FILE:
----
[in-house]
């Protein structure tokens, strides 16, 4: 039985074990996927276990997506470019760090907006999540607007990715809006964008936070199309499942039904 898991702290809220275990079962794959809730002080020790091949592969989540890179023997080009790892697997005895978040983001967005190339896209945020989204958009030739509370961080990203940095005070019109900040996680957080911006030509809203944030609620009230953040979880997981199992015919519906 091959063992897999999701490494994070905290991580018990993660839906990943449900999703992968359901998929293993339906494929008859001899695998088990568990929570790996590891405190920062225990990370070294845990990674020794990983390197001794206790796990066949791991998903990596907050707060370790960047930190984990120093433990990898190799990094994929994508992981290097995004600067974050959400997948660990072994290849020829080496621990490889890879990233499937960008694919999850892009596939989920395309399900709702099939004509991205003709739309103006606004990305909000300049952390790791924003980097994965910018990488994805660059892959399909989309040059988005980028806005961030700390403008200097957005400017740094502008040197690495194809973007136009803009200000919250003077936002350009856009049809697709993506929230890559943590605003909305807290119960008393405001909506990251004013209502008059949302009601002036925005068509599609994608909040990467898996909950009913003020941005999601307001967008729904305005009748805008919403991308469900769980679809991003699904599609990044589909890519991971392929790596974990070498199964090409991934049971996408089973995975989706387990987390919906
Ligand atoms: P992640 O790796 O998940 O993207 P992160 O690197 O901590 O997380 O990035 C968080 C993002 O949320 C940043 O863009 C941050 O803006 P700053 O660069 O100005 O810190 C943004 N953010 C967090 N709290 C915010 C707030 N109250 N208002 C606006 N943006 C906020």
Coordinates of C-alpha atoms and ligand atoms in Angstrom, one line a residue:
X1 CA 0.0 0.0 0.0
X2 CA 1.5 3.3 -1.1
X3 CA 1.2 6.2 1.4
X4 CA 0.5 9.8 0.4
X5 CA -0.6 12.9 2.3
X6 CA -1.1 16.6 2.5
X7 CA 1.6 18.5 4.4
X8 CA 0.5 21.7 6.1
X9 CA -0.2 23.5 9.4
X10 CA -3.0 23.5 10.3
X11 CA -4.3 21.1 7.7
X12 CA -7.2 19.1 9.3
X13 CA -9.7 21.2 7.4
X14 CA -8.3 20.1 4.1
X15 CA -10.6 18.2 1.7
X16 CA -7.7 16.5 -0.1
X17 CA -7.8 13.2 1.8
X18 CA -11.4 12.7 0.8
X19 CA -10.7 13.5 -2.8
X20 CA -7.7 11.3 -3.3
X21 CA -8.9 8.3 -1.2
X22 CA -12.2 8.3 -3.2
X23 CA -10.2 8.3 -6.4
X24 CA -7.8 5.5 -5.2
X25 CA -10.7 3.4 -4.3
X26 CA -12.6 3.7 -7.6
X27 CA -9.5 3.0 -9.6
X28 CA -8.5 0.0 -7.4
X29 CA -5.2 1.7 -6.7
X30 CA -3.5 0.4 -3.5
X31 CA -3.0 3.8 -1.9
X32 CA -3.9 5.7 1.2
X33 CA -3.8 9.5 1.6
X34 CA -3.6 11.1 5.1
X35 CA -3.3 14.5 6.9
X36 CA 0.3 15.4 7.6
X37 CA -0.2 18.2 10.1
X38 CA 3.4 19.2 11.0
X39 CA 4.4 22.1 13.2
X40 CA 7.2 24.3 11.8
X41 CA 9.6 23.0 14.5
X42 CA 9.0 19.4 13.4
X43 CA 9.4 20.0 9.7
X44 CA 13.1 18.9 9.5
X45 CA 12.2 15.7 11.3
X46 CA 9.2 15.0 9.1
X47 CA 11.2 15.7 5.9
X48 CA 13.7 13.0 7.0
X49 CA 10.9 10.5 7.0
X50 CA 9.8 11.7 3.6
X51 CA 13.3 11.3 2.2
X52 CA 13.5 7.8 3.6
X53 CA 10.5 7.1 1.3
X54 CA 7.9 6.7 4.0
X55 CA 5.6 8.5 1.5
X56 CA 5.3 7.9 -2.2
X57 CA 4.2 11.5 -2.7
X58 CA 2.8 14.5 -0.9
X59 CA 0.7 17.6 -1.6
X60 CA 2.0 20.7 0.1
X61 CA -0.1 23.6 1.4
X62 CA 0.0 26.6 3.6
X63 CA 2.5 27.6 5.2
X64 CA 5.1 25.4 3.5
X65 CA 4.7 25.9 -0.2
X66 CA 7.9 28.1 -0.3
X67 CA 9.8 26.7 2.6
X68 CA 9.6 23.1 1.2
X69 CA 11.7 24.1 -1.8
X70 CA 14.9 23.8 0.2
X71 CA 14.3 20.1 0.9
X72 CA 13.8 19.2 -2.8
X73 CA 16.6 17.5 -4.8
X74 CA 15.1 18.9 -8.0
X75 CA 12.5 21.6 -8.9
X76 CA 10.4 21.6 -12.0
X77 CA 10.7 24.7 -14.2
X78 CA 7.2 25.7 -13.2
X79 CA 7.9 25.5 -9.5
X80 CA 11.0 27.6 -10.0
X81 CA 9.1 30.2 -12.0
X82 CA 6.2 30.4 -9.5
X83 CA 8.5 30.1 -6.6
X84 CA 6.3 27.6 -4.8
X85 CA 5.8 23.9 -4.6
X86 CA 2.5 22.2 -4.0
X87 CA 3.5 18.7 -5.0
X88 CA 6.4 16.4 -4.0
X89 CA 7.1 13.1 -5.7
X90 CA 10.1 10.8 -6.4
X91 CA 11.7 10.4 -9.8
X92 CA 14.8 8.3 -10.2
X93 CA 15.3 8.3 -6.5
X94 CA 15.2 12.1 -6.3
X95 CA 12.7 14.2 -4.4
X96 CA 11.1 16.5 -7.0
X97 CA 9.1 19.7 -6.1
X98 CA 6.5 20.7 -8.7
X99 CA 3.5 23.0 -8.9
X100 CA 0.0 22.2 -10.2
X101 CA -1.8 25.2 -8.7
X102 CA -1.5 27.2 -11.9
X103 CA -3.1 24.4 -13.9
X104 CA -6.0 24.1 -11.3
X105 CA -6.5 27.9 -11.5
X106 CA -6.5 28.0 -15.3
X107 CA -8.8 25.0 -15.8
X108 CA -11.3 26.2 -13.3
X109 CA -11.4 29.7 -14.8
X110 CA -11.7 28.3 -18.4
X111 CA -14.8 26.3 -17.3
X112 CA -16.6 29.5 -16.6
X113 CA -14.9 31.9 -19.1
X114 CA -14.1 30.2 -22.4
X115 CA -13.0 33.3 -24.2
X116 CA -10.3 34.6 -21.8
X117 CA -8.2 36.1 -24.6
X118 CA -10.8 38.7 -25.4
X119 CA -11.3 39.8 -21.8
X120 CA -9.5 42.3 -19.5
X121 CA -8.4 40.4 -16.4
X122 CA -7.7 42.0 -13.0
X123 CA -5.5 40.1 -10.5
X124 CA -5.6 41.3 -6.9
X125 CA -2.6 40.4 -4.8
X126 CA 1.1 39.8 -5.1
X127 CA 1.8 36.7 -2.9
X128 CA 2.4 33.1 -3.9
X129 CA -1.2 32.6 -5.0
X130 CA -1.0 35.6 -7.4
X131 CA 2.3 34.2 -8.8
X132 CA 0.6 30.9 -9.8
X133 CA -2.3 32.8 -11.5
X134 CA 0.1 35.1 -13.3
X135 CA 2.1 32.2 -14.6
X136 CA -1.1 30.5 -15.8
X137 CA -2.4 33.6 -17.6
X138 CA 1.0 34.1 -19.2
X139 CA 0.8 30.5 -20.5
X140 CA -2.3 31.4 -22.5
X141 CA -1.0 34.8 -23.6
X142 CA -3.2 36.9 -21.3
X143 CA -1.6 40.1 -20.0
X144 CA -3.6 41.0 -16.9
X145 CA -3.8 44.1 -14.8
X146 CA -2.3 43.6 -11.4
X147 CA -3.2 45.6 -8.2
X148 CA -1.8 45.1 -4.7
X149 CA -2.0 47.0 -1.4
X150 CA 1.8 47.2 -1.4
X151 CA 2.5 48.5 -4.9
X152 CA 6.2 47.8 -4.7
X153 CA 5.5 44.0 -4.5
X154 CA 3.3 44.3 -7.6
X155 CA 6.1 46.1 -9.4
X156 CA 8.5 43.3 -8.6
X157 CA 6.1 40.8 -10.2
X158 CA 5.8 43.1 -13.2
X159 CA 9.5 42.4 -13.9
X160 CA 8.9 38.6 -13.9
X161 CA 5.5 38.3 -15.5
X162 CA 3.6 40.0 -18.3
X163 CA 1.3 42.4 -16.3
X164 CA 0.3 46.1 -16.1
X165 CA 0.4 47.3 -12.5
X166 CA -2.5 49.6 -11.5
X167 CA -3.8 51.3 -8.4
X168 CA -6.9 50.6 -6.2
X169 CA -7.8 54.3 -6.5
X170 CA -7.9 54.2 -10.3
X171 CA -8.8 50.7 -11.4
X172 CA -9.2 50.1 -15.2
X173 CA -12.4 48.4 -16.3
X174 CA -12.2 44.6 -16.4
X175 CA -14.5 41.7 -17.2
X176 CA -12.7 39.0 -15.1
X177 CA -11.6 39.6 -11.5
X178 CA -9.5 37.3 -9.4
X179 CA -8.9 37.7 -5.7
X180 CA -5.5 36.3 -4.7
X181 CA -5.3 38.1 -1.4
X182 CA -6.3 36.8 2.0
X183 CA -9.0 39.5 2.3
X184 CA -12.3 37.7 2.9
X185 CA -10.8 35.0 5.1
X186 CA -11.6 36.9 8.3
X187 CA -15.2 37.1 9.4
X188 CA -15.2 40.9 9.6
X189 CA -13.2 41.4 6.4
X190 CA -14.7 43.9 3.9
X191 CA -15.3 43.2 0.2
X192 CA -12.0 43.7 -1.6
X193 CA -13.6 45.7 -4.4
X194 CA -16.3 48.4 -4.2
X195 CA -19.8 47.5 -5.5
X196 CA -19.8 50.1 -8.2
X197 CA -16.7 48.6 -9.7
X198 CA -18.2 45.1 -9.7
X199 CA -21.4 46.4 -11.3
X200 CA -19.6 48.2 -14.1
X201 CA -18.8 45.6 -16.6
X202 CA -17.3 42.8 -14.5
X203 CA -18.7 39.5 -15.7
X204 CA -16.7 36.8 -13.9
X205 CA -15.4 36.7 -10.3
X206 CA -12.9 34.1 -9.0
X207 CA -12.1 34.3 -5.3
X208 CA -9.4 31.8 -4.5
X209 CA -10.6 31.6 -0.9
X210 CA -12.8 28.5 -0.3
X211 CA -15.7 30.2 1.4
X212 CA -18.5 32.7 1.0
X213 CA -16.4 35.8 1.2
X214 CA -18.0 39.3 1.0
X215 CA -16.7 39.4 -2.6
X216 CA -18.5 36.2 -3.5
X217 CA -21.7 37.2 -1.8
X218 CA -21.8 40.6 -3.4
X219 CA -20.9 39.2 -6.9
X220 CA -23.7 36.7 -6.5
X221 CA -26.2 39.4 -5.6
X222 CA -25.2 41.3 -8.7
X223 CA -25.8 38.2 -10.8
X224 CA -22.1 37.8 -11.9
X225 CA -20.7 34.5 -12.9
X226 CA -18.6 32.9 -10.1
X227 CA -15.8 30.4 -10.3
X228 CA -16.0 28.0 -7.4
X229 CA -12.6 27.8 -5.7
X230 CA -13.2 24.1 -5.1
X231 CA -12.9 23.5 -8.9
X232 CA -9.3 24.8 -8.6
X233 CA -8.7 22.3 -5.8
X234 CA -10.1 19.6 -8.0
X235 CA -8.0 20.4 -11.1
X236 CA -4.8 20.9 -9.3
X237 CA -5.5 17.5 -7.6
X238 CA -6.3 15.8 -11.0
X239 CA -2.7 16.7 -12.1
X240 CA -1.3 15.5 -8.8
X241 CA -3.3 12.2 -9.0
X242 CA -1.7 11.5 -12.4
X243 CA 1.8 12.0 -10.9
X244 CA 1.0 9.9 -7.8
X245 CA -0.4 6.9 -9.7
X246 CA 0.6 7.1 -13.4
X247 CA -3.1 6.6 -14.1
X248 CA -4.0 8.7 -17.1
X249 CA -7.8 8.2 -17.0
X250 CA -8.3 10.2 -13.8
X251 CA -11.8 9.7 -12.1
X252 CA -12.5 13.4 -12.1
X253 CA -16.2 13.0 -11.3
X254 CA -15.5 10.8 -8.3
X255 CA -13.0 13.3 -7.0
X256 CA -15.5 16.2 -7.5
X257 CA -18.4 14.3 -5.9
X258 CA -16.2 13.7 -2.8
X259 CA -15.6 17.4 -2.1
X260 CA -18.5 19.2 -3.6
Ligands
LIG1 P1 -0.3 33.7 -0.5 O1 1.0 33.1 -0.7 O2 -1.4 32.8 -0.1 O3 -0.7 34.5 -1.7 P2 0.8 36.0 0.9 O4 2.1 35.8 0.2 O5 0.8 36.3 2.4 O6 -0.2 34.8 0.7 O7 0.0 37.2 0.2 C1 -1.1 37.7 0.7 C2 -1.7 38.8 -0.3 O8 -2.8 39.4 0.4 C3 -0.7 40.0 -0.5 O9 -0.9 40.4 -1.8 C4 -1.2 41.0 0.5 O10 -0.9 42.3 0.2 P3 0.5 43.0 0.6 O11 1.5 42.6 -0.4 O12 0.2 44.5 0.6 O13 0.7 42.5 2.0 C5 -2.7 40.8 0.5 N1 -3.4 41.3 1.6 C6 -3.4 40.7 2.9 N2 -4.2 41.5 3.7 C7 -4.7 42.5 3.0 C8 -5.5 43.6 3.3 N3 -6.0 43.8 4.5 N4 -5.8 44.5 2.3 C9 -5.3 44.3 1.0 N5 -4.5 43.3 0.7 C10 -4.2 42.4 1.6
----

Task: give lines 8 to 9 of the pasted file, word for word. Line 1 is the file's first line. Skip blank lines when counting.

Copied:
X4 CA 0.5 9.8 0.4
X5 CA -0.6 12.9 2.3